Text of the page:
Nikon has undoubtedly stamped their place among the very best in the camera industry. The company has manufacture loads of top-rated cameras and has built a niche for themselves in the market. This post introduces two of their highly successful products in the South African market – the D7100 and D7200. Here, we will take a look at how much the cameras go for in the market and some of their key features, including their similarities and differences.
Nikon D7100 and D7200 prices in South Africa
Nikon D7100 is available for purchase for anything between R$11,880 and R$21,960 depending on the accessories accompanying the camera. The Nikon D7200, however, costs a bit more, going for anything between R$12,960 and R$26,280 depending on the spec and variant. The variation in the prices is as a result of some certain factors which include the place and period of purchase. The currency exchange rate at the period also affect the prices the smartphone goes for.
Nikon D7100: Key Features
- 1MP DX format CMOS sensor, with no OLPF
- EXPEED 3 processing
- ISO 100-6400 standard, up to 25600 expanded
- Max 6 fps continuous shooting in DX mode, 7fps in 1.3X crop mode
- 51 point AF system, 15 sensors cross type
- 2016 pixel RGB metering sensor
- Spot white balance in live view mode
- 1080 60i/30p video recording, built-in stereo mic, mic jack and audio monitoring jack
- Pentaprism with 100% coverage and 0.94X magnification
- 2″, 1.2m-dot LCD screen (640 x 480 X RGBW)
- Front and rear IR receivers
- Equivalent water and dust resistance to D800/D300S
Nikon D7200: Key Features
- 2MP CMOS sensor with no optical low-pass filter
- Multi-CAM 3500DX II 51-point AF system, all sensitive to -3EV
- 2,016-pixel RGB metering sensor, used for 3D subject tracking in AF-C
- ISO 100-25,600, with ISO 51,200 and 102,400 black and white modes
- 6 fps continuous shooting (7 fps in 1.3x crop mode) with increased buffer depth
- 1/8000 sec maximum shutter speed
- 2″, 1.2M dot RGBW LCD display
- 1080/60p video (1.3x crop only) with clean output over HDMI and Flat Picture Control
- Dual SD card slots
- Wi-Fi with NFC
- Magnesium alloy weather-sealed body
Nikon D7100 and Nikon D7200: Review
The Nikon D7100 and the Nikon D7200 are very great cameras and are regarded among the most successful in the Nikon series. Both were introduced into the market February 2013 and March 2015 respectively and have since then dominated their section in the market. Both cameras are Digital Single Lens Reflex cameras and feature APS-C sensor. Let us now take a deeper look at both cameras, highlighting their similarities and differences.
The Nikon D7100 and D7200 both feature 24 Megapixel sensors, although the newer model – the D7200 – now boasts an updated EXPEED 4 image processor, which has about 30 percent faster processing speeds over EXPEED 3. This added processing power guarantees faster overall camera operation and fortifies the buffer size. Also, the Nikon D72100 provides a two-stop enhancement in built-in ISO range, increasing from the typical maximum of ISO 6, 400 to a more assured 25, 600. The combination of this updated processor further allows the camera to offer cleaner and smoother images without any banding in low light conditions up to about ISO 6,400. Apart from these differences and the upgrades, both cameras are largely identical in terms of raw image quality. Both cameras do not feature Anti-Aliasing filters, which allow for sharp images with top-notch dynamic color rendering.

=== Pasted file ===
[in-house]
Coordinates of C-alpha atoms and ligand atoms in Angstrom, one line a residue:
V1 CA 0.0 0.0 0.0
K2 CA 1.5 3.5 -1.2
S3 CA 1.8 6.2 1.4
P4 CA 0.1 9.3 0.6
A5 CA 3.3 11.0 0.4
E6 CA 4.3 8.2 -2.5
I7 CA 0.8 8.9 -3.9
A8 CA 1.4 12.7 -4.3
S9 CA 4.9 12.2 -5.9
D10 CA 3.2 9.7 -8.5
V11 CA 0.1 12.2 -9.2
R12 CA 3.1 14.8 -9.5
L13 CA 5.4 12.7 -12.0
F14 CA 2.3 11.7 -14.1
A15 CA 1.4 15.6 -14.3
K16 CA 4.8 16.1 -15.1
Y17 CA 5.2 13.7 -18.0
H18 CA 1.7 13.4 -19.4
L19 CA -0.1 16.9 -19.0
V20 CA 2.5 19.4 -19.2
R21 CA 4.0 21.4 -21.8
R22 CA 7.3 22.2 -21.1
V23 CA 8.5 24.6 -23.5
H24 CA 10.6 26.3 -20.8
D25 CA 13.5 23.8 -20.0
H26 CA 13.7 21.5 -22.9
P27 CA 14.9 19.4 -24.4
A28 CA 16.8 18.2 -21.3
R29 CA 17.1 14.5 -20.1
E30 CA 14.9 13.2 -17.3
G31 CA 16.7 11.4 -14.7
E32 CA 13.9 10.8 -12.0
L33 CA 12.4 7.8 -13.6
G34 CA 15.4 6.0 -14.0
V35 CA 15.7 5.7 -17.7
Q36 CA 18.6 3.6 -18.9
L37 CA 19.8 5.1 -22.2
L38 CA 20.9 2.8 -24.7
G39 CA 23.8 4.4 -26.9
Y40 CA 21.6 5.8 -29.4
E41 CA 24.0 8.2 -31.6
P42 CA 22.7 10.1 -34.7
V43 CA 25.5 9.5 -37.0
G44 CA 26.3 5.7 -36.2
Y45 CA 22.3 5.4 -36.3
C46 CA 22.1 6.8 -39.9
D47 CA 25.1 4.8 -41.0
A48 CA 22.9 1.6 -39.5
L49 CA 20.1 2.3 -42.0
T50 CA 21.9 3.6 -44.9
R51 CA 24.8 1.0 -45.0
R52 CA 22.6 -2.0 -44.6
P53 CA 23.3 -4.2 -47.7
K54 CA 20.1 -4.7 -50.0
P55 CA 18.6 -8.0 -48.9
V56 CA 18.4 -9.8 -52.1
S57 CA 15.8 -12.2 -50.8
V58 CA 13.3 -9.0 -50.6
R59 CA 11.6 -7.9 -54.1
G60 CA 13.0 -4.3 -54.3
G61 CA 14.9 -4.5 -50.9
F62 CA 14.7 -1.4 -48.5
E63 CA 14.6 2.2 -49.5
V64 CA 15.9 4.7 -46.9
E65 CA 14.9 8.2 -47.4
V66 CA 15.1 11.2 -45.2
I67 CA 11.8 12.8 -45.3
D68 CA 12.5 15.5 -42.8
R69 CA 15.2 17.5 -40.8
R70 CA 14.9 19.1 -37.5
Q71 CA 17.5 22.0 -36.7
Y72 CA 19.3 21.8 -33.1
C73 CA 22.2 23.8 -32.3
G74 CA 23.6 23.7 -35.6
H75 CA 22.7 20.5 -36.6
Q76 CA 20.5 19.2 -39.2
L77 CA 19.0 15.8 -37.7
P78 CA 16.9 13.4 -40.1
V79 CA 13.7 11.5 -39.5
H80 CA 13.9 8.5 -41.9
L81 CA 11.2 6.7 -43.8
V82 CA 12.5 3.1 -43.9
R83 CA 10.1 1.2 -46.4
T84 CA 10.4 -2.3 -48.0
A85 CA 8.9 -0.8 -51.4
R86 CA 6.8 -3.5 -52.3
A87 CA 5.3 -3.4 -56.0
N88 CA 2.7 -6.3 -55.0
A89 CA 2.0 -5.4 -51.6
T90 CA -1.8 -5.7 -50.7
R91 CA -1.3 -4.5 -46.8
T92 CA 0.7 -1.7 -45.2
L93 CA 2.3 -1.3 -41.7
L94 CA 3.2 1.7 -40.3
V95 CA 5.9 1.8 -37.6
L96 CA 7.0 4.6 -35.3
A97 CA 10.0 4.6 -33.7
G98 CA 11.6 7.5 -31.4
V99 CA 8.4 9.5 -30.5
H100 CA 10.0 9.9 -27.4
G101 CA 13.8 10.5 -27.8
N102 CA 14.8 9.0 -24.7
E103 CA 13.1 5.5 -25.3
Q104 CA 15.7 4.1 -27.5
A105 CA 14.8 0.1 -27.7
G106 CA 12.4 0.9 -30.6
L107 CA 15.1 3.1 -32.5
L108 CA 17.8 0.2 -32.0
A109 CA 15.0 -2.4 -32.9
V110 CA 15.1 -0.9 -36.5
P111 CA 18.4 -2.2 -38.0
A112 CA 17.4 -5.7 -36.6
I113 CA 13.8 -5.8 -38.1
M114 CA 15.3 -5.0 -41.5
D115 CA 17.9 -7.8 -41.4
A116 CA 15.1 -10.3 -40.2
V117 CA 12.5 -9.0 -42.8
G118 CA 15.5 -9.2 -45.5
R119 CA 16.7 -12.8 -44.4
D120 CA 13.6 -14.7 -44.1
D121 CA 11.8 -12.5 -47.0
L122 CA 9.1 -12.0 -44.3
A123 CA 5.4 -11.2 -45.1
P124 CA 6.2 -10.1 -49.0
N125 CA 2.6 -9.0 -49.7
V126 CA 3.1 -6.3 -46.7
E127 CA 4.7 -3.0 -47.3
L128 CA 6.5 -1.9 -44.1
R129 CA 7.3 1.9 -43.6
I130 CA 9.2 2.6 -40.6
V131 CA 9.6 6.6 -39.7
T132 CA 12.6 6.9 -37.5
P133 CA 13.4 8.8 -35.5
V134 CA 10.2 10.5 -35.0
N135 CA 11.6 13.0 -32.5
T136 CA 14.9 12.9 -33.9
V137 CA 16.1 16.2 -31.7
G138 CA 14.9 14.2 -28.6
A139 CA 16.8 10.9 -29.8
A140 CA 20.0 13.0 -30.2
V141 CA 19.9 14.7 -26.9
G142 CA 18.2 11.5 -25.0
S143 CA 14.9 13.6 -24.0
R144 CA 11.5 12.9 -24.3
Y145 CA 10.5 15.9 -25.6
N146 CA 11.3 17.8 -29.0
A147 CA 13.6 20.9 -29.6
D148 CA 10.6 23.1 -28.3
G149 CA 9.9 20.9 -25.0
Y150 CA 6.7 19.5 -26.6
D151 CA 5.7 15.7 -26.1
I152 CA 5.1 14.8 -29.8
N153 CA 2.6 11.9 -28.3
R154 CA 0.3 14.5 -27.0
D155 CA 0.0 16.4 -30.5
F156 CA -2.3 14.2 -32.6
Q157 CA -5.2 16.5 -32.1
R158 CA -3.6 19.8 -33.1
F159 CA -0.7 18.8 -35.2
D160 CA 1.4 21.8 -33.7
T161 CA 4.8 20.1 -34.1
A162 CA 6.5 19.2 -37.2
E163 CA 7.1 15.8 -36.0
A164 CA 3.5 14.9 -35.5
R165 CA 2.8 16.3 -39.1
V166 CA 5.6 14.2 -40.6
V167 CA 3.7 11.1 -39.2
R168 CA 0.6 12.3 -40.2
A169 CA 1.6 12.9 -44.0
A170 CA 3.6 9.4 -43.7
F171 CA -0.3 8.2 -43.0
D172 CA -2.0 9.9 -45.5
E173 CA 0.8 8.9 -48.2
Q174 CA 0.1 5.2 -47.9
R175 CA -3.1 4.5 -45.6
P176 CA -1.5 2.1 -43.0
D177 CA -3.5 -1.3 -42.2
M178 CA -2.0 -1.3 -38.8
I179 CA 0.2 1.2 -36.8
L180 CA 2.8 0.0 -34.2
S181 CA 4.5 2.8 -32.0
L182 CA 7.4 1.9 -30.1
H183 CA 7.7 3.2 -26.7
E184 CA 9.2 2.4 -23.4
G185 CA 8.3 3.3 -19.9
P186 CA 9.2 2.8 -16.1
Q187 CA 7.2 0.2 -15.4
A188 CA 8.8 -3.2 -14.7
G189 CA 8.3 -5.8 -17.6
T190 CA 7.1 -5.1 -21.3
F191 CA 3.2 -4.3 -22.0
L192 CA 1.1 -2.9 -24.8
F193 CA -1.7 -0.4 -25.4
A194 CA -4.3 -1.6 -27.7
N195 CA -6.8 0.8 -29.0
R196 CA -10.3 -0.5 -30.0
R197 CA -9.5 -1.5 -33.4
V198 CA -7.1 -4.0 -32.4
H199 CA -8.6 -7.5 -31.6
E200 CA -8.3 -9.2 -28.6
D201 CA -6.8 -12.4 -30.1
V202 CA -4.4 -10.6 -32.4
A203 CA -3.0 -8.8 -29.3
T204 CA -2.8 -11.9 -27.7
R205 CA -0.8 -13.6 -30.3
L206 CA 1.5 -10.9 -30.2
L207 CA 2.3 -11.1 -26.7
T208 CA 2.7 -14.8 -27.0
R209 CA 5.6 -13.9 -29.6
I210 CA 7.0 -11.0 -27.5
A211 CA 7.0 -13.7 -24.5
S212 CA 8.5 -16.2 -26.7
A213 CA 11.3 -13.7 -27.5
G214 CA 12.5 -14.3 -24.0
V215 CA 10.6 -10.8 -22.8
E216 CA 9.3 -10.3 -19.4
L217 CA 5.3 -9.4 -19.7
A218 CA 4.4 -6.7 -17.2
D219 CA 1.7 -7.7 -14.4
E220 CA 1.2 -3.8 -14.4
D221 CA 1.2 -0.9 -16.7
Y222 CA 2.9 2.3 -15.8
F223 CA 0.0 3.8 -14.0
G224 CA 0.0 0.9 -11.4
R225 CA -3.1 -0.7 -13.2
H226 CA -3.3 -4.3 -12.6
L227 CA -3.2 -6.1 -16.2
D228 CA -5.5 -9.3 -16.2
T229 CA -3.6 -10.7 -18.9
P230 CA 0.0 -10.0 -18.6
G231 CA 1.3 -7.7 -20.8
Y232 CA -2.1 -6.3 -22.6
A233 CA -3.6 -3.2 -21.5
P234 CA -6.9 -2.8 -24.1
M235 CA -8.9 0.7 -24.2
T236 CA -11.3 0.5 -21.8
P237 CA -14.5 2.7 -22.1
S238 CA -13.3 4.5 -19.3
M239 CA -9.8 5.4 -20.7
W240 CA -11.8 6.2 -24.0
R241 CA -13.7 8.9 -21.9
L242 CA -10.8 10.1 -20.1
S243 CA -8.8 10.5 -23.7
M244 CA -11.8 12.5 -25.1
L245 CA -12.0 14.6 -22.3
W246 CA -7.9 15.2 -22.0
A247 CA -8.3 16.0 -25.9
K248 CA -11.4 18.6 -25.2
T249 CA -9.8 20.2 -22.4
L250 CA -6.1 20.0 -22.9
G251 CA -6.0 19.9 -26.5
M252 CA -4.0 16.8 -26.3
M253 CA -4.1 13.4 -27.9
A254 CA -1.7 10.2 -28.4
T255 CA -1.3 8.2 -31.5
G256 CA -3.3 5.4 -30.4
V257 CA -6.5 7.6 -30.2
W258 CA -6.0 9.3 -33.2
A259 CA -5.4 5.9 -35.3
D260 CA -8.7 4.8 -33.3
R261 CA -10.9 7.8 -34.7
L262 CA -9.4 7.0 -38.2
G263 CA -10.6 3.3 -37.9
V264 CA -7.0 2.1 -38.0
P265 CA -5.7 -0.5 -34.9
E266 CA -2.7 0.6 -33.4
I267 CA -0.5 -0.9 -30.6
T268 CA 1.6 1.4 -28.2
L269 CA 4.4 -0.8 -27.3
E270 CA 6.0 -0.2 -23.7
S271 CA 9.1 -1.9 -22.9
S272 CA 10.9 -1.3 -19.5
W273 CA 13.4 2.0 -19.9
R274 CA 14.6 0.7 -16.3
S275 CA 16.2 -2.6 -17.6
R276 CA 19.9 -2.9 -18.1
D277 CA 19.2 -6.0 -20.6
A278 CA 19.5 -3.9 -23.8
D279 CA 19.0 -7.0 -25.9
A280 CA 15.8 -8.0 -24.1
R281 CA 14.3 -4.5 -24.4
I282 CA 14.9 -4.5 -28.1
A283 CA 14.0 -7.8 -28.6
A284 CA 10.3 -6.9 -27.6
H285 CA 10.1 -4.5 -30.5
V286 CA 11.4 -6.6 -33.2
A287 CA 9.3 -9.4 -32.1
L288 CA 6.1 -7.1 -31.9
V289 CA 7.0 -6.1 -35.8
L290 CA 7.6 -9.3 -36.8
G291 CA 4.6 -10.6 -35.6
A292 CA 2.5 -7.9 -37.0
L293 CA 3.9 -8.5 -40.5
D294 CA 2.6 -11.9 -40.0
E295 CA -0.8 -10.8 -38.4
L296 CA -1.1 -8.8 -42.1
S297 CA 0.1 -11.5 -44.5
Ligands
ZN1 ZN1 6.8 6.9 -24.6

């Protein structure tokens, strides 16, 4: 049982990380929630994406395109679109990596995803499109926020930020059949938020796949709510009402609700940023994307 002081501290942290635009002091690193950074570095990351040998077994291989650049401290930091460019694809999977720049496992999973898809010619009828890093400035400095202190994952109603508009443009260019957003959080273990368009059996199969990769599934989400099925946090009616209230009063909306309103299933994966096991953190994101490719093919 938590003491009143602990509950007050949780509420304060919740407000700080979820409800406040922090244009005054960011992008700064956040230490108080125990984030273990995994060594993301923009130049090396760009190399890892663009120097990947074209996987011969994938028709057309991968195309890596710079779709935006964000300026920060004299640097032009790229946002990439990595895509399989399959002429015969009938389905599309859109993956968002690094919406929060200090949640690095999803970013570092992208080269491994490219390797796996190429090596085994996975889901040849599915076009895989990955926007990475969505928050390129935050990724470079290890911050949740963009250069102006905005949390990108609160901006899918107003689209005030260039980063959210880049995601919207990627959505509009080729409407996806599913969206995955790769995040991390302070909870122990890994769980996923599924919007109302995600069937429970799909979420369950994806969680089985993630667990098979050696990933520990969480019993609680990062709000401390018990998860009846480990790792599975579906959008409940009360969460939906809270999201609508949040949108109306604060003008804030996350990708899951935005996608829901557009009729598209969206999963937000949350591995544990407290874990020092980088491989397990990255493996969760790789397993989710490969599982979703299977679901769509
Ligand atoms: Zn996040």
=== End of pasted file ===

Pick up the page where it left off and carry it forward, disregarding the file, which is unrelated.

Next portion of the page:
Unlike the D7100, Nikon D7200 shoots 1080p Full HD video to up to 60 fps, although it shoots at the downside of an extra 1.3x crop. Although the Nikon D7100 also shoots 1080p at about 60 fps, it shoots in the lower entwined mode, which does not usually offer similar quality the Nikon D7200 delivers more explicit overall video quality. This means that for the D7100 to shoot at its best, it’d have to do so at 1080p at 30 fps. So while the crop is not ideal at 60 fps, at least the camera now offers the possibility of shooting slow-motion Full HD video. The successor adds Auto ISO when filming video. Auto ISO automatically adjusts ISO to maintain even exposure throughout video recording, regardless of lighting changes. Overall, it is essential as it compensates for changes in ambient light that would otherwise ruin video recordings.
Both cameras have fixed 3.2-inch wide-angle TFT LCDs with resolutions of 1.23M dots. Both cameras feature top deck LCDs, useful to display critical shooting parameters.
Both cameras feature 51-point AF systems, where 15 of their points are cross-type enabled. However, the successor inherits the same autofocusing module as the D750, which delivers better overall AF performance, especially during low light. It can now focus down to an impressive -3 EV. Nevertheless, while not drastically improved, the updated system creates a better overall system.
The successor features improved battery longevity, where it now provides a whopping 1,100 shots per charge compared to the predecessors 950. This change represents a 15% improvement and is one of the key selling point features of the newer camera.
Well, as you can tell, both cameras are virtually identical. In the end, the main reasons to upgrade to the newer D7200 are if you desire its improved battery life, buffer depth, built-in Wi-Fi, or Auto ISO. For some, these additions will provide the added value necessary to justify its price. Otherwise, the D7100 remains equally capable and an excellent camera that offers better value.